Posts Tagged With: ceremony

On Guard at the Tower of London

A sentry at the Jewel House at the Tower of London

The Tower of London is famous for its Beefeaters (also called Yeomen Warders) and their fabulous free tours of the Tower of London, however, a detachment of the regiment on guard at Buckingham Palace and St James’ Palace is also guarding parts of the Tower of London.

The Tower guard is made up of one officer, 6 NCO’s (Non-Commissioned Officers) and 15 soldiers. They have sentries posted outside the Jewel House and the Queen’s House.

Sentries are changed every two hours and you can see them being posted and receiving their orders. The Jewel House is your best option, as you get fairly close to the sentries.

On their way to the Queen’s House

The change over is accompanied by the usual stamping of feet and shouting of orders, however, not so at the Queen’s House. So as not to disturb the occupants (which is the Resident Governor of the Tower of London and his family) the sentry does not stamp his feet, and when an officer makes a tour of inspection the sentry will whisper his response “All’s Well”.

Sentry at the Queen’s House

The detachment is also involved in some other daily duties.

Each morning at 09:00hrs the Duty Yeoman Warder and a military escort ceremoniously open the Middle and Byward Towers. After this opening the public is allowed to enter the Tower of London.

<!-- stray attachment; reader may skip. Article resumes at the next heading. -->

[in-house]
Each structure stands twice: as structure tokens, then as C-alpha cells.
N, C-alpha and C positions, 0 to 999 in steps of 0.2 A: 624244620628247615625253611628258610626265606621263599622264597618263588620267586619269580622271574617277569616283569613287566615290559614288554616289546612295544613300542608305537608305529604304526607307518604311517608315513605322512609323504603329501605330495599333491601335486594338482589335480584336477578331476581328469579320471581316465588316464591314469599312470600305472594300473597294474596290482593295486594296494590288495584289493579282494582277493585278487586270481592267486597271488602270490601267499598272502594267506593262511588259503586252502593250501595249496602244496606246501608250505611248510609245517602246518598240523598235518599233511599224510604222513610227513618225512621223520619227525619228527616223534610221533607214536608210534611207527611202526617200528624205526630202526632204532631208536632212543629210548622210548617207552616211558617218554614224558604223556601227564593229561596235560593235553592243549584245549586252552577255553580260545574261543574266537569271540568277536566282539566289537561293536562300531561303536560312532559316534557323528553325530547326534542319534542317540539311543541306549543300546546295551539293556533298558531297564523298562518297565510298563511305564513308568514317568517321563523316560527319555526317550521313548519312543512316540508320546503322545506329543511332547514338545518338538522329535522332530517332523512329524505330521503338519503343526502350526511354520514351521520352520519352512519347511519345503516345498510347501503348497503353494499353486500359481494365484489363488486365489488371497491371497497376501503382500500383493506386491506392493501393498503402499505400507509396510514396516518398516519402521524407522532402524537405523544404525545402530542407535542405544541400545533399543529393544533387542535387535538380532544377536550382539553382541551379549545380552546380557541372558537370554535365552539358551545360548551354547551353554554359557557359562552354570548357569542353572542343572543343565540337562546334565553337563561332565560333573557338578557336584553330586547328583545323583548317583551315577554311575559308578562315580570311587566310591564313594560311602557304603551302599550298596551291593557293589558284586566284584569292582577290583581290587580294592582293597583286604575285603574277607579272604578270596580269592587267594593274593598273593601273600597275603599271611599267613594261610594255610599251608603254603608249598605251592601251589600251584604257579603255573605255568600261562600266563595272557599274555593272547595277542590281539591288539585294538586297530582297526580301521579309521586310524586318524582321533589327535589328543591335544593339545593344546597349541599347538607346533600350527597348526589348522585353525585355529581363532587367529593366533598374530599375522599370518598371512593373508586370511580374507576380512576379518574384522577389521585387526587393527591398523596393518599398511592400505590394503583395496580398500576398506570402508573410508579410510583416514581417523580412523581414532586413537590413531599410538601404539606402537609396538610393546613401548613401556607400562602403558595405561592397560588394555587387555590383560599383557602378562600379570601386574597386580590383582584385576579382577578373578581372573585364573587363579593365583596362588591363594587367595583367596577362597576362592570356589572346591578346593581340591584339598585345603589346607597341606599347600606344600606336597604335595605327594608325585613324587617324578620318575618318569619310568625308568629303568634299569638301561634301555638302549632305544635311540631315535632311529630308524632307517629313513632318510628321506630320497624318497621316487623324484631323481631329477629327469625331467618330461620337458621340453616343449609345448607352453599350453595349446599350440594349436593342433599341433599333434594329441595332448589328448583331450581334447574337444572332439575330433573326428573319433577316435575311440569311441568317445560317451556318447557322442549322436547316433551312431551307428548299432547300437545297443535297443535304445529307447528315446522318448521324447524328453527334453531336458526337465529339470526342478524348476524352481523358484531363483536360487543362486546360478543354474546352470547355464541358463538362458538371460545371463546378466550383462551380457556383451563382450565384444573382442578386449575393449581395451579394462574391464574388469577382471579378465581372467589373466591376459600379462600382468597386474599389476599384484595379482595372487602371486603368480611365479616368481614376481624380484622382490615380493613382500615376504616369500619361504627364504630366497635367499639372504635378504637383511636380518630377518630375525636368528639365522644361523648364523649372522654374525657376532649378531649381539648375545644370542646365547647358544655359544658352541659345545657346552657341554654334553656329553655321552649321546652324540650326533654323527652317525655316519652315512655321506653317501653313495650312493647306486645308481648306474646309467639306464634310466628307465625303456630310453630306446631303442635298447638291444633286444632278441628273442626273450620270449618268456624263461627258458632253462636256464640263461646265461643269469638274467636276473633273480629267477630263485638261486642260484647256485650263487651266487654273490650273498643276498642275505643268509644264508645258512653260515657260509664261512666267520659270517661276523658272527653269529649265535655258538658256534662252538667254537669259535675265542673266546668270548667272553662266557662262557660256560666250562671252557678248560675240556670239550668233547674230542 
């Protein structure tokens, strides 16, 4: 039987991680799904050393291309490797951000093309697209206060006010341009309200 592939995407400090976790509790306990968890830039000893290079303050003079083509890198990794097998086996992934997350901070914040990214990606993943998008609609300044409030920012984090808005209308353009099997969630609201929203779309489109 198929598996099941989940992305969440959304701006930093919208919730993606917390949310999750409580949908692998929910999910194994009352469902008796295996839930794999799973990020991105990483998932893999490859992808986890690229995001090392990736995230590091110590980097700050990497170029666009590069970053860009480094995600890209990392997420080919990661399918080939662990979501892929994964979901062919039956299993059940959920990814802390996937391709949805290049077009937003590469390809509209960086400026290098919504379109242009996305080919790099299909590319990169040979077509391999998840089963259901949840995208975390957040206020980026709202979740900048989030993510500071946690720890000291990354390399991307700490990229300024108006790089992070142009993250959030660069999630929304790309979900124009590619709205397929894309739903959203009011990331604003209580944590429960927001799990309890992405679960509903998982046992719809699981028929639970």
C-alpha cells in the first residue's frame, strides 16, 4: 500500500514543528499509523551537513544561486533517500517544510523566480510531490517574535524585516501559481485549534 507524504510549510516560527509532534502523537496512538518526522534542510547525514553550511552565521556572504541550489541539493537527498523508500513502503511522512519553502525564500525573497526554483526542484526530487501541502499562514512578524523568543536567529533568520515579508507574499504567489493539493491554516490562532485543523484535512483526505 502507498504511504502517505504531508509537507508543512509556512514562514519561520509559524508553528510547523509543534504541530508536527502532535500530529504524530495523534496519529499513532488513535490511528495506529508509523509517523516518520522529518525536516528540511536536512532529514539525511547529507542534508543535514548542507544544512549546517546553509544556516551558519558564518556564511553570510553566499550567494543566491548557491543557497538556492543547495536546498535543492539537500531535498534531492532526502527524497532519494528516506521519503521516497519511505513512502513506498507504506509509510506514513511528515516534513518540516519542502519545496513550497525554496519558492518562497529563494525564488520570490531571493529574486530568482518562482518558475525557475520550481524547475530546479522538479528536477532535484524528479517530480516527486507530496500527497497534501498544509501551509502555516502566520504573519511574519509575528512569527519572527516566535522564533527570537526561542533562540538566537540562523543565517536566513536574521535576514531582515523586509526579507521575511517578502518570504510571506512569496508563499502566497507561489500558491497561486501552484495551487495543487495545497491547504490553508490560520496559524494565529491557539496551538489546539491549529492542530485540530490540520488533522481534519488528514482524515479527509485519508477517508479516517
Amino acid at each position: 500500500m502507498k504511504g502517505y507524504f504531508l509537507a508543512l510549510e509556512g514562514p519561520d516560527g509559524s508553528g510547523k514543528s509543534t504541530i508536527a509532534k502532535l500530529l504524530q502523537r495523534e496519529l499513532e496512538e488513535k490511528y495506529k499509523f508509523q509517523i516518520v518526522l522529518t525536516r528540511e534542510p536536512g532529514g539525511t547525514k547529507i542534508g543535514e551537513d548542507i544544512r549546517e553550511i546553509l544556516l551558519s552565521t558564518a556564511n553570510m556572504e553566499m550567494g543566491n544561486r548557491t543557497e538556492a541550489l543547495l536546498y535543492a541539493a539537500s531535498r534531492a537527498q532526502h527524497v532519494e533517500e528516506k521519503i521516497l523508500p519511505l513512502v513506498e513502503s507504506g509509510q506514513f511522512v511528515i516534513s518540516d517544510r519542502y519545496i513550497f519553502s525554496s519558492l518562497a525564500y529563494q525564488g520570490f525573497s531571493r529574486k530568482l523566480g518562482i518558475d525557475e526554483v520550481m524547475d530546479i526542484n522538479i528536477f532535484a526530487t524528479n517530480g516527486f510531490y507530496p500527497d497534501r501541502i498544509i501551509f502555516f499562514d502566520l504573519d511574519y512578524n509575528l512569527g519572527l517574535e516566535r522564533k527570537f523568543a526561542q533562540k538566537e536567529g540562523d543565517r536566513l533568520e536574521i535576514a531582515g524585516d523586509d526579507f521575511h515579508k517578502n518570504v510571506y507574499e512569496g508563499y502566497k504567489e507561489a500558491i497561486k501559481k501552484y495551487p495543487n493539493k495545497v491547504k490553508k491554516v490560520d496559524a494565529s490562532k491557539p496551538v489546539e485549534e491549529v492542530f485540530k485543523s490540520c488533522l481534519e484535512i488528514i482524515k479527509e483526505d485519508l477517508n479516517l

This soldier has clearly been in position for some time!

At 15:00hrs the Officer of The Guard and his escort march to the Byward Tower to collect the Word. The Word is the password, which gets changed daily, for after-hours entry to the Tower of London. The Word is used by Tower staff, residents, and the soldiers on duty.


And the last duty is in conjunction with the Chief Yeoman Warder. Every night at 21:00hrs they take part in the Ceremony of the Keys, which is the locking of the Tower of London for the night. This ceremony has been performed every night for more than 900 years.

You can get free tickets to this event through the Tower of London website, but be warned, they sell out a year in advance. If you are lucky to get any tickets, please note that there is a small administration fee. No cameras are allowed at this event, you will need your ticket, and ID and there is a limit on the number of tickets you can book (depending on season). We did try to get tickets, but were not lucky enough; so another reason to go back to London!

A Yeoman Warder


Categories: London | Tags: , , , , , , , , , , | 1 Comment

Blog at

%d bloggers like this: